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Types Of Garden For Your Backyard

When you think of a garden, you probably form a single image in your mind. But in reality, there are many types of gardens. They come in all sizes and shapes, of course. But they can also contain a wide variety of plants. They’re not limited to just flower or vegetable gardens, either. 

So when you want to plant own garden, remember that there is a wide range of options. While climate and space will affect what will grow, there are always possibilities. Here, we’ll look at some varieties of outdoor gardens that you might find a good fit for your yard!

Choosing The Garden For You

With enough time and space, we could come up with an enormous list of types and subtypes of gardens based on all sorts of factors. However, to keep it simple, let’s have a look at some basic types. Hopefully, you’ll be inspired to new possibilities for your yard!

Flower Beds

A flower bed is by far one of the most common types of garden. It’s a great way to add color to your outdoor areas! 

tulips in a flower bed

Flowering plants come in all sizes and the flowers they bear are found in nearly any color imaginable. You can even mix and match so that you have different flowers in bloom during different seasons.

Vegetable or Herb Garden

A vegetable garden is a great way to bring the fantastic taste of fresh food to your table. You’ll have the satisfaction of knowing that you’re enjoying the produce of your work tending your garden.

Most vegetable plants don’t bear flowers comparable in beauty to those you’d find in flower beds. However, nothing matches the site of your first tomato, zucchini or snow peas of the season!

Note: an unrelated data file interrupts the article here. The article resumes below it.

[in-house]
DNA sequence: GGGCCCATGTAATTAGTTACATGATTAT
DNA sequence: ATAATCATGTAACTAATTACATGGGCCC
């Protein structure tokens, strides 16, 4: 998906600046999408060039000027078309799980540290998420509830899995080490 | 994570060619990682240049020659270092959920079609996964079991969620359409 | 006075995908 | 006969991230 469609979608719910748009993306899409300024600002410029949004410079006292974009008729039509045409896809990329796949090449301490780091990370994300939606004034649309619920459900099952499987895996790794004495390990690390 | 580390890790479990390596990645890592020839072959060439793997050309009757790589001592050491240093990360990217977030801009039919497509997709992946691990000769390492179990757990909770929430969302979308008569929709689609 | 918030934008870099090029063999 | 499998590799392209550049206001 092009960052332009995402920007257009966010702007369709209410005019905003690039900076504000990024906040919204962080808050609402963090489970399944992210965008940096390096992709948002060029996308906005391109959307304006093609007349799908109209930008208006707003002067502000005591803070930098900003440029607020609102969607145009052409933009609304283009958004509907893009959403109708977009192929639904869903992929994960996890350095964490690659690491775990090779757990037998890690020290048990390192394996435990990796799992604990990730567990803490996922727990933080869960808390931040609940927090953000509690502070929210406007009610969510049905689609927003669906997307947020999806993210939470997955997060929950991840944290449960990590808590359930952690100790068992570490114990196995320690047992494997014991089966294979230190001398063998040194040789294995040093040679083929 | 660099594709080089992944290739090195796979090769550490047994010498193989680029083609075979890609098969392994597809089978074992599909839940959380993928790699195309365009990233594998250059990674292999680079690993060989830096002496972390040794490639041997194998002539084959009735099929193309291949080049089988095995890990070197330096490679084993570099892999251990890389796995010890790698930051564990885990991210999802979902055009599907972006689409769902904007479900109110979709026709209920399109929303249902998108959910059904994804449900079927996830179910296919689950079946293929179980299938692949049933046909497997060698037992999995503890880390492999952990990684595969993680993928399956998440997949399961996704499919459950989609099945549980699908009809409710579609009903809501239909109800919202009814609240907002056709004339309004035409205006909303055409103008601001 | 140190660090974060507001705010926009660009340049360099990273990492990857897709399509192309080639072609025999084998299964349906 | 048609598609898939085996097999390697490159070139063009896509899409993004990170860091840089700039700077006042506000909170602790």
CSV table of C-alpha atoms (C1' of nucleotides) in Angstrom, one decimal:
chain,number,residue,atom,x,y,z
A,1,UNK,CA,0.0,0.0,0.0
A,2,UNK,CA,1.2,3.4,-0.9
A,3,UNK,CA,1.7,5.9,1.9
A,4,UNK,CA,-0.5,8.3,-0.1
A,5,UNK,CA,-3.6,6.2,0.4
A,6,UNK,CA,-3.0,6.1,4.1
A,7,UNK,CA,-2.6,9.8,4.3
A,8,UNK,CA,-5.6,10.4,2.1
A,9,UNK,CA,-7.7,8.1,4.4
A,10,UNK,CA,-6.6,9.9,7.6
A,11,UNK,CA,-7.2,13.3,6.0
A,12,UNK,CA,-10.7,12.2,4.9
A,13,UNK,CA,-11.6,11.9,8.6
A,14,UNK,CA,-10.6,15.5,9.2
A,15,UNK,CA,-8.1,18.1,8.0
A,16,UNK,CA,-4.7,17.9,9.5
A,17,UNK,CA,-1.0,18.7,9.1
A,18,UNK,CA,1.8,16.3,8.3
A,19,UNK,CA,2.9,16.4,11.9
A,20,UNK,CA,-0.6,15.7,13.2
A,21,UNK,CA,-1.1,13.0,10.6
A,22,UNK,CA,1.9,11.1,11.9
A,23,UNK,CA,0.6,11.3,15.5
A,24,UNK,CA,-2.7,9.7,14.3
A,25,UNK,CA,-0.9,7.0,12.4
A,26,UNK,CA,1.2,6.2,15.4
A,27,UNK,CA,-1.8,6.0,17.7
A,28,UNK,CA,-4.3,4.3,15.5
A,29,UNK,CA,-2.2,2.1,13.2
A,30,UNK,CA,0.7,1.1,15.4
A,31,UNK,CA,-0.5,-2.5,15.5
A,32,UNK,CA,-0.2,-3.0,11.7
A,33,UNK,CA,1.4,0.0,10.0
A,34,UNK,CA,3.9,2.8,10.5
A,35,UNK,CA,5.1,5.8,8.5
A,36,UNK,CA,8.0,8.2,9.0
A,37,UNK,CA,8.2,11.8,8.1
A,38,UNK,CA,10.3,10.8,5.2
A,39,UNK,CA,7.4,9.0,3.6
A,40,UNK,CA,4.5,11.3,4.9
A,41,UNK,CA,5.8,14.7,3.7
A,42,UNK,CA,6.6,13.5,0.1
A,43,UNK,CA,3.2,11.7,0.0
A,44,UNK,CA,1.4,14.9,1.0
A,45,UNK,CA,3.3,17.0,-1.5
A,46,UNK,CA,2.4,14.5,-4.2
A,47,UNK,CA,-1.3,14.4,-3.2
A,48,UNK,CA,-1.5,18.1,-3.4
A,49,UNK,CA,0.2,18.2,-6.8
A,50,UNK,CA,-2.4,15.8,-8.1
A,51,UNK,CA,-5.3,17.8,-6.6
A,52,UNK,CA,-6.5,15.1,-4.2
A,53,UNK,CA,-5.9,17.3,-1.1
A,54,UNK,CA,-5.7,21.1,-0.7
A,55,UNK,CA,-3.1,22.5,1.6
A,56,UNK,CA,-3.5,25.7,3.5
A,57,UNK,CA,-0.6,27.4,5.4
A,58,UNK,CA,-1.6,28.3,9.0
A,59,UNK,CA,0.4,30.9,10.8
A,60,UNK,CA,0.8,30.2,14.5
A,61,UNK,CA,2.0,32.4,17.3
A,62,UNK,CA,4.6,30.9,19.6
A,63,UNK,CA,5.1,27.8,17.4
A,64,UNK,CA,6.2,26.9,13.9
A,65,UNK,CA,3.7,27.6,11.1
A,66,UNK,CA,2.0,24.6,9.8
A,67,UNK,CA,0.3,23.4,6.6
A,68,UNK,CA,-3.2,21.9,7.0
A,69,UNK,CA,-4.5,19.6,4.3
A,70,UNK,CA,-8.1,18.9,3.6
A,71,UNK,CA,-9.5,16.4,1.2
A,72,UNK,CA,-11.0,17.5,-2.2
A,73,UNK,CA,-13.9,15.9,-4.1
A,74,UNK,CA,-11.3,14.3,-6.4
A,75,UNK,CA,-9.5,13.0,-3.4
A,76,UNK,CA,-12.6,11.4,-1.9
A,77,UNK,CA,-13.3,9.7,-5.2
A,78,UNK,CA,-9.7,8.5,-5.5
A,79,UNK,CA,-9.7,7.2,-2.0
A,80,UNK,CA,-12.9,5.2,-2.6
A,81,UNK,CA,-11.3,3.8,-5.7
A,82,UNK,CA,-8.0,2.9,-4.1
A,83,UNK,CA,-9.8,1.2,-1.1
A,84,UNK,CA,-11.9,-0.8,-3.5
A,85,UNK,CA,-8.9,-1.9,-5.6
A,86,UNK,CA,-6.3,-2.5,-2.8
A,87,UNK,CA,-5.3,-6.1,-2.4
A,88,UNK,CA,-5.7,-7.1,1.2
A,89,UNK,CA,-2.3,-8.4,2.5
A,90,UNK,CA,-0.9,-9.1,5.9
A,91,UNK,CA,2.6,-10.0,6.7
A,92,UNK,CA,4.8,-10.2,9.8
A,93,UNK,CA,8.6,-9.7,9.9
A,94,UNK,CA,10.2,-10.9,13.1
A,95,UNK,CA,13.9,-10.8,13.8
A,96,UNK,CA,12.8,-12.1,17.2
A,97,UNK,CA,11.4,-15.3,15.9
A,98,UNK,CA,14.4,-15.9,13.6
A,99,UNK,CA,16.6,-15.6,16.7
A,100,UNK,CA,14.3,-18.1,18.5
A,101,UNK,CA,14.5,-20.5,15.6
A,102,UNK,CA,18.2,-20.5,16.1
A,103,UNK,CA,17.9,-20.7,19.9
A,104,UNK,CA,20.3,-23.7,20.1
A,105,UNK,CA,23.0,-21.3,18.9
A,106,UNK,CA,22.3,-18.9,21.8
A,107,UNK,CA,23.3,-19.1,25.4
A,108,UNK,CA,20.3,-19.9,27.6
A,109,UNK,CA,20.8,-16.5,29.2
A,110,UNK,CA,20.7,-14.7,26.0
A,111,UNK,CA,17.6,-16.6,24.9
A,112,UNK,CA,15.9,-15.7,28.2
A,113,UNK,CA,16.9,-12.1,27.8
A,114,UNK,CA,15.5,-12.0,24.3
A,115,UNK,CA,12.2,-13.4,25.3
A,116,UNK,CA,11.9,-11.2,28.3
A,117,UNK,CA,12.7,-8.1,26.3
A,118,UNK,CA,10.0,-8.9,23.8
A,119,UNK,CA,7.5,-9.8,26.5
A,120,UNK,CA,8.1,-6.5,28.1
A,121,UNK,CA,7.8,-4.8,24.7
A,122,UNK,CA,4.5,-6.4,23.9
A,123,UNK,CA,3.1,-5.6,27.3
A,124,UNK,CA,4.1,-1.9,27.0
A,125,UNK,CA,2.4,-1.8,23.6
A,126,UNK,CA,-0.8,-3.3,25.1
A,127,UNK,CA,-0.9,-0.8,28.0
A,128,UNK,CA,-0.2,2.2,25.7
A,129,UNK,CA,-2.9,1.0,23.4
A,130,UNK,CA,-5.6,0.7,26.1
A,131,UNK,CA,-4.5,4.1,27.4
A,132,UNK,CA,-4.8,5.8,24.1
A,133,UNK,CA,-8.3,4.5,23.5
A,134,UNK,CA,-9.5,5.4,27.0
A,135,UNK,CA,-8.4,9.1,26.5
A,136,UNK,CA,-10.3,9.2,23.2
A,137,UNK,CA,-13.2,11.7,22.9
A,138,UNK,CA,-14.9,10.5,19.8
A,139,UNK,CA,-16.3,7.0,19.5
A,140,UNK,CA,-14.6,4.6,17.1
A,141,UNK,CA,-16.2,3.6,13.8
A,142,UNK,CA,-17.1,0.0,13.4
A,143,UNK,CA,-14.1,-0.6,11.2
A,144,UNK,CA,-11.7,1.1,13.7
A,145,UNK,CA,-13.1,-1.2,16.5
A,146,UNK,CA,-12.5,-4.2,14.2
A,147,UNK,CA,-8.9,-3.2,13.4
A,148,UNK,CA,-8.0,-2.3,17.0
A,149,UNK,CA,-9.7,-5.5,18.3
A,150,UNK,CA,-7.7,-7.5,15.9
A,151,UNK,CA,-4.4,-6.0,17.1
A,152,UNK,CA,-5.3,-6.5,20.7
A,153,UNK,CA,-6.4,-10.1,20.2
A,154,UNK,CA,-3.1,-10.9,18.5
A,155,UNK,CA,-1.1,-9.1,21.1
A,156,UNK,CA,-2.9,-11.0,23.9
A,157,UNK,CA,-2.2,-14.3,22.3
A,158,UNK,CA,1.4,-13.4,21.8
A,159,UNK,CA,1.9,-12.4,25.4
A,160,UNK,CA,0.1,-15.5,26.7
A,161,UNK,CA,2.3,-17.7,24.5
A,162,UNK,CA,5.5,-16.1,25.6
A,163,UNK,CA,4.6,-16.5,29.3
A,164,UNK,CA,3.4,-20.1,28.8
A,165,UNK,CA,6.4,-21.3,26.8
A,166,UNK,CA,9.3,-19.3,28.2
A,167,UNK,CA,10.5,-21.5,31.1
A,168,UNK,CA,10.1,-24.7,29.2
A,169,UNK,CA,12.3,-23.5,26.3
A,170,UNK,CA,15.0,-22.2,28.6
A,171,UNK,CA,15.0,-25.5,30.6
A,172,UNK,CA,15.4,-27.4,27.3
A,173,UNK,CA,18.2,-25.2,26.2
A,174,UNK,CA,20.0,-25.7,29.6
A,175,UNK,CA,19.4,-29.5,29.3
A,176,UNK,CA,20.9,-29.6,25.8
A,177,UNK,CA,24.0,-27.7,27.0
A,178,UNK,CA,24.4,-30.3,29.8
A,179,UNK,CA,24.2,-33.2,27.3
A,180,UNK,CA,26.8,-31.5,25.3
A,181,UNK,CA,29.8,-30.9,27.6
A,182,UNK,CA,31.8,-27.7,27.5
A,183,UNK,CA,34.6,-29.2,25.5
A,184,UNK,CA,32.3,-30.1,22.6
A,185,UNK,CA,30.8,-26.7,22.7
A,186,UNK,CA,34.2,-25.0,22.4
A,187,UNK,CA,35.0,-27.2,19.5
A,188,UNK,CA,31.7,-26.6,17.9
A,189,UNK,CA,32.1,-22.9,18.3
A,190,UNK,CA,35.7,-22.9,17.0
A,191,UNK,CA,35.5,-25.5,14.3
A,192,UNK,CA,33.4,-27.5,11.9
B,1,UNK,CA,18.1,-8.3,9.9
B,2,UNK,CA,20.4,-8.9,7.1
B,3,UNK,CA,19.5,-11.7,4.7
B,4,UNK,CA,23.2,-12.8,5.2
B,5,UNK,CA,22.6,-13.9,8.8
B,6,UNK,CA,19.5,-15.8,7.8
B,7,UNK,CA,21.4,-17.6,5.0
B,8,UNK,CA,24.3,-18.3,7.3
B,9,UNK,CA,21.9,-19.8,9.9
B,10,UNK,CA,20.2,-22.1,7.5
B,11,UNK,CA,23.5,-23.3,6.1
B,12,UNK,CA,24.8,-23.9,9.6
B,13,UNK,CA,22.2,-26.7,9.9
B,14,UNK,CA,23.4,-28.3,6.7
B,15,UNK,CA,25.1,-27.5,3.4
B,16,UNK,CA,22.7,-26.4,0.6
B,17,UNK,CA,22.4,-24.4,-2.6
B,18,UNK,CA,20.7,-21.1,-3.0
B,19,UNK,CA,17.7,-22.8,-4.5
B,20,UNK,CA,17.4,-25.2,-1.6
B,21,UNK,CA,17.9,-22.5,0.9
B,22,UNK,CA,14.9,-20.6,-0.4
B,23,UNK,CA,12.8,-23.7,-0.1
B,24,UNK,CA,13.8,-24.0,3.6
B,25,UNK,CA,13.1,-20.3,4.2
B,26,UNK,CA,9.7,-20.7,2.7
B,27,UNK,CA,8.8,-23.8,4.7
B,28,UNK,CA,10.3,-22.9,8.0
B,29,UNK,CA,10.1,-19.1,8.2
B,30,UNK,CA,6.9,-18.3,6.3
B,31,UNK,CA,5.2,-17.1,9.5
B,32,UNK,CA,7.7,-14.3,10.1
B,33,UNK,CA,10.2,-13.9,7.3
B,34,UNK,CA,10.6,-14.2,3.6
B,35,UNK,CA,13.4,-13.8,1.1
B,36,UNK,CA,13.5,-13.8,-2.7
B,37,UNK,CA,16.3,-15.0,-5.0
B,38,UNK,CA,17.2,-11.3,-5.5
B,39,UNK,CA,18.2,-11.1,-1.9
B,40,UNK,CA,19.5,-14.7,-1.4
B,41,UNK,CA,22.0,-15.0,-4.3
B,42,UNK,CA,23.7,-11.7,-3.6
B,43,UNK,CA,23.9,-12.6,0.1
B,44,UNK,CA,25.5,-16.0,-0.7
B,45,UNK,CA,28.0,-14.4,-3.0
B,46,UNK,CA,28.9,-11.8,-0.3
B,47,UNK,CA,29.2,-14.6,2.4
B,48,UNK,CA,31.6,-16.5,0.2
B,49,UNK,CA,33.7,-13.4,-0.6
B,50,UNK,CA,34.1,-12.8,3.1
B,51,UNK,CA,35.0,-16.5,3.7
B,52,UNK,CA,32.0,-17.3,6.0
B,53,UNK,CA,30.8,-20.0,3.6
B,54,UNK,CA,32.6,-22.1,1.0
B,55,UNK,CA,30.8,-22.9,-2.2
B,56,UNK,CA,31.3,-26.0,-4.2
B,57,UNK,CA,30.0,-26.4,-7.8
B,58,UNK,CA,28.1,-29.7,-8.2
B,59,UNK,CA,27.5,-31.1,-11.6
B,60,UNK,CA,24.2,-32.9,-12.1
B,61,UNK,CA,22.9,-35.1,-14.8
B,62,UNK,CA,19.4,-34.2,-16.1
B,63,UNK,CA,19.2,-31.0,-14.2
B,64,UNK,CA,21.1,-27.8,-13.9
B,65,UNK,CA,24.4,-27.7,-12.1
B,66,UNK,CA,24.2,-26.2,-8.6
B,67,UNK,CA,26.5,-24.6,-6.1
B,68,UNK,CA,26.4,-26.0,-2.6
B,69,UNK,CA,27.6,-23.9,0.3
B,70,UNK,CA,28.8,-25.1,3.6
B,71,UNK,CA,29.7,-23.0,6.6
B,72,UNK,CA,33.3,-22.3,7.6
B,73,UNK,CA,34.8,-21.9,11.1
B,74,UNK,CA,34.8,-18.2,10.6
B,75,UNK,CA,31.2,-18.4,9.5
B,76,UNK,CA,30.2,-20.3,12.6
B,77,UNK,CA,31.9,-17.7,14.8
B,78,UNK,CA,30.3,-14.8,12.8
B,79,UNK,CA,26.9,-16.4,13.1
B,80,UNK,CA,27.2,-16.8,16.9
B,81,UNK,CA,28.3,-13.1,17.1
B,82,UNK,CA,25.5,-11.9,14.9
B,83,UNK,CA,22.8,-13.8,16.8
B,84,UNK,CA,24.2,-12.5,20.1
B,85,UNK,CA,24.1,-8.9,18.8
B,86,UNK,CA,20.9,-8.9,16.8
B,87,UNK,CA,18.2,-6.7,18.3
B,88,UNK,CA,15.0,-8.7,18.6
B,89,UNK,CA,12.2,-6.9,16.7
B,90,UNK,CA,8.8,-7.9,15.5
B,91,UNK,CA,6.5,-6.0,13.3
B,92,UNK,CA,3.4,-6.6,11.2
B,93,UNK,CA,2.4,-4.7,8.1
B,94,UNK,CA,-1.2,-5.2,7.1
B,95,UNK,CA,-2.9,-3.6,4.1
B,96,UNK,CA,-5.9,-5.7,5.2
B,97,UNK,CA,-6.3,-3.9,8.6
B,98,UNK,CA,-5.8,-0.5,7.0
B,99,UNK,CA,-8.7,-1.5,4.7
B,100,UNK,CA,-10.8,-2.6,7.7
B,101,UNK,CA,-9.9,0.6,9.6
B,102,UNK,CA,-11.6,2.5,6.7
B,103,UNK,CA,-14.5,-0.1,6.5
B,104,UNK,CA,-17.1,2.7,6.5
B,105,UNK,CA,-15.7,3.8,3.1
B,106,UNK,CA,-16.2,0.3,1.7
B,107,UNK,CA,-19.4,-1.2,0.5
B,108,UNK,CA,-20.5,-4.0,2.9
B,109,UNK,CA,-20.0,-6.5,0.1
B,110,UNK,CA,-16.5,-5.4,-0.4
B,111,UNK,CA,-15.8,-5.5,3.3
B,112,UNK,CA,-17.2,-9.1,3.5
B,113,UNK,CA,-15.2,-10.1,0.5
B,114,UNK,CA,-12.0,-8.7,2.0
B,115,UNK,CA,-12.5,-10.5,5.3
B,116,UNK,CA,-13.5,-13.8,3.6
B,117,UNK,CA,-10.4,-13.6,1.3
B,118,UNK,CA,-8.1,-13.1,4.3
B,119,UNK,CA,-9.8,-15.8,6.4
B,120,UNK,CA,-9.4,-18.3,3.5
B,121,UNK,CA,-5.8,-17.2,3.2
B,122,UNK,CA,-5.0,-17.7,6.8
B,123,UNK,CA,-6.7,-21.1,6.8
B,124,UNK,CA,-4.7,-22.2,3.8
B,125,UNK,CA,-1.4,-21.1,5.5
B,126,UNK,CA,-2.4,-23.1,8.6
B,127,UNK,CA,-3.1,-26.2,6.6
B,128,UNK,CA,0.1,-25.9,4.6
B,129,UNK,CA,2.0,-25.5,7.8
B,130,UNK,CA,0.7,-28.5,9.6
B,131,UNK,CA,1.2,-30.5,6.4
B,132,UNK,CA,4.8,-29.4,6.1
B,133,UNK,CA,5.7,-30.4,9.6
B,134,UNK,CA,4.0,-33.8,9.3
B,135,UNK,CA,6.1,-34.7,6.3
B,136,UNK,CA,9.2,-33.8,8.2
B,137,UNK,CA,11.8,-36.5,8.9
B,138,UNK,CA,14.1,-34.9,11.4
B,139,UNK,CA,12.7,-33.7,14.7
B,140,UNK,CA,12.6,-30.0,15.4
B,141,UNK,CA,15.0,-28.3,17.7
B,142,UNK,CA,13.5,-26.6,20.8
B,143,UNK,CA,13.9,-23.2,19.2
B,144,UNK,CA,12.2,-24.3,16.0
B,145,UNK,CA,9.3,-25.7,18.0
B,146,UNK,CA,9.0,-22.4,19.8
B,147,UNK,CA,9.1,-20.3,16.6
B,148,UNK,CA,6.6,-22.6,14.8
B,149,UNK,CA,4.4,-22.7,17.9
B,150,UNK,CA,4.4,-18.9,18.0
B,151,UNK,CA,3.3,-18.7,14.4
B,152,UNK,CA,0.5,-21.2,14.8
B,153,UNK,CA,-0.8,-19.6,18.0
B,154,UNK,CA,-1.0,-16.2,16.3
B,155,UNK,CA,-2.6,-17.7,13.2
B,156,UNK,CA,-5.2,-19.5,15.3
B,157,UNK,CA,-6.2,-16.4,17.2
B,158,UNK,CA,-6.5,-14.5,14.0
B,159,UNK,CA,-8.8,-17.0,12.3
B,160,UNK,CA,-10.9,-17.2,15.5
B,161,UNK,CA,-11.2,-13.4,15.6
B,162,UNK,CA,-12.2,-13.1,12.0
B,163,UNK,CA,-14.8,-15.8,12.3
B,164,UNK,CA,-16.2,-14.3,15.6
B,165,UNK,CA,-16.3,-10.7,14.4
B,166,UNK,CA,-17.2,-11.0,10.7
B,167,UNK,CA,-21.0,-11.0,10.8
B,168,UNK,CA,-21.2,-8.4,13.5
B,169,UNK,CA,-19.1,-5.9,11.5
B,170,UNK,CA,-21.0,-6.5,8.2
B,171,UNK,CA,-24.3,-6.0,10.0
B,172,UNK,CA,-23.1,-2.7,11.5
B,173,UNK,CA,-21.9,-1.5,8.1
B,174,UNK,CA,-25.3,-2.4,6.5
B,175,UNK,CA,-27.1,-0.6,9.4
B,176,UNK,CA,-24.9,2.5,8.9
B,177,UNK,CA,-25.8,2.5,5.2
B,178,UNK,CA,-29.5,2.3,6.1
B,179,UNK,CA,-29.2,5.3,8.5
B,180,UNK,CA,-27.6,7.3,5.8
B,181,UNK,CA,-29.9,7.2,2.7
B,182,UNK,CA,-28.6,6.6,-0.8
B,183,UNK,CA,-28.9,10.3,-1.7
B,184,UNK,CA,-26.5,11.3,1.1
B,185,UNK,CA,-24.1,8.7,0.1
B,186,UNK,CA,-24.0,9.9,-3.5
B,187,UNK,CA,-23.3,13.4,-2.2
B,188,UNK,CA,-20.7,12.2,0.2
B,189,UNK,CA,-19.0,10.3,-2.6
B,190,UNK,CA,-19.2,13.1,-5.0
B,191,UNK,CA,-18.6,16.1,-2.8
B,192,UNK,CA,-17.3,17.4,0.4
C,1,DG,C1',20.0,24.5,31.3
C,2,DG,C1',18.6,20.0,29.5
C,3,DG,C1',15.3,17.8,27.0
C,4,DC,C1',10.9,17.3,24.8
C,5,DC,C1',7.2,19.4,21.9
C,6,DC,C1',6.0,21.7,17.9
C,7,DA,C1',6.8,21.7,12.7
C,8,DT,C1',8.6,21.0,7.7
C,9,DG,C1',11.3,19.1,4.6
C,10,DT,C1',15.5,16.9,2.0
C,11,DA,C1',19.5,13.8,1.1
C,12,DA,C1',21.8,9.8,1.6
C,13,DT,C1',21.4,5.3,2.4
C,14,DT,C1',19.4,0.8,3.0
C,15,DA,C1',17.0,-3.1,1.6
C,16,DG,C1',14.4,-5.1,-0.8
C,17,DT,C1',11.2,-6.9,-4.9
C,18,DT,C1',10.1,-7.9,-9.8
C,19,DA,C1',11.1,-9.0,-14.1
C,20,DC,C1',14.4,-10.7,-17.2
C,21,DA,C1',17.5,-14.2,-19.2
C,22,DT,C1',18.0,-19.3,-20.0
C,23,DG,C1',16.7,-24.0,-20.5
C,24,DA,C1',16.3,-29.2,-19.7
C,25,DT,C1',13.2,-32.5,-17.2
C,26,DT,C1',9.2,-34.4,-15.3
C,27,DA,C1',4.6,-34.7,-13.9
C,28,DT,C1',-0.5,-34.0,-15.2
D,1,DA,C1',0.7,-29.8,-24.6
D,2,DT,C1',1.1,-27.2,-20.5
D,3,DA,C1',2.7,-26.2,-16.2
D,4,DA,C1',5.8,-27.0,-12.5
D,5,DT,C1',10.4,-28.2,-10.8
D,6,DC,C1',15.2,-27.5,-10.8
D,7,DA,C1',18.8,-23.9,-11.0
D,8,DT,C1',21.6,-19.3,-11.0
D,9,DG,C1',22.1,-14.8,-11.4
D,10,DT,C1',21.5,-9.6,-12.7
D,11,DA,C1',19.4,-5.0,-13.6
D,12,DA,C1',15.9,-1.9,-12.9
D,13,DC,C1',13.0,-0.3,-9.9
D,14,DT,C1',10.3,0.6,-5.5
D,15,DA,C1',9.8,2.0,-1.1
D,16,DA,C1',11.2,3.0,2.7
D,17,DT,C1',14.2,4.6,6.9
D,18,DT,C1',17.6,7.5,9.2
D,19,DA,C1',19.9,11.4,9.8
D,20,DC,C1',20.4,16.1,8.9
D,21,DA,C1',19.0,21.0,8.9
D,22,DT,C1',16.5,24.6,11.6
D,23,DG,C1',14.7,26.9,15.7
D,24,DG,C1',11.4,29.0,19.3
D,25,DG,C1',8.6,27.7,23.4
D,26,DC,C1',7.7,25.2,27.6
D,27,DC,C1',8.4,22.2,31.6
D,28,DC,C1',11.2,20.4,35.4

Many herbs also make great additions to home gardens. Some even help keep bugs away and you can mix them in with your flowers for this natural protection.

Container Gardens

Just because you want to have an outdoor garden, it doesn’t mean you have to plant in the ground. Instead, you can use containers to hold your plants. This gives you a great deal of versatility, too. 

You can choose the size of your containers and where you place them. Also, you have complete control over the type of soil you fill the container with.

Containers also allow you to bring plants inside when the season changes. At least, that’s the case with smaller containers!

Living Walls

Some plants, like ivy, will grow straight up the wall. But you can add a wide variety of plants to any wall with hanging grow bags! These pouches hold dirt and a plant and add beautiful color to a plain wall. They can help make you feel like you’re truly immersed in nature!

Raised Gardens

Raised gardens are more fixed than container gardens, but offer some of the other advantages. You can build a platform where you want and choose the right kind of soil for the plants you choose. 

You can elect to have a raised garden that sits right on the soil or choose to build something higher. 

raised flower bed for vegetables

Rock Gardens

Having a garden doesn’t always have to be about a large plot of fertile soil on a flat piece of land. A rock garden is great on slopes. It’s also fantastic when water is in short supply or you like the sparser beauty of the desert.

This is a great option if your yard doesn’t have good soil!

A few plants amidst gravel and rocks can create a wonderful appearance. Desert wildflowers and flowering cactus can add some color in the right conditions. If you live in a colder region, there are still great options like dwarf conifers, ice plants, and more. 

Water Gardens

Another beautiful and less common idea for gardening is water gardening. If you have a pond or stream on your property or would like to add one, many beautiful plants can grow at the water’s edge or even in the water itself.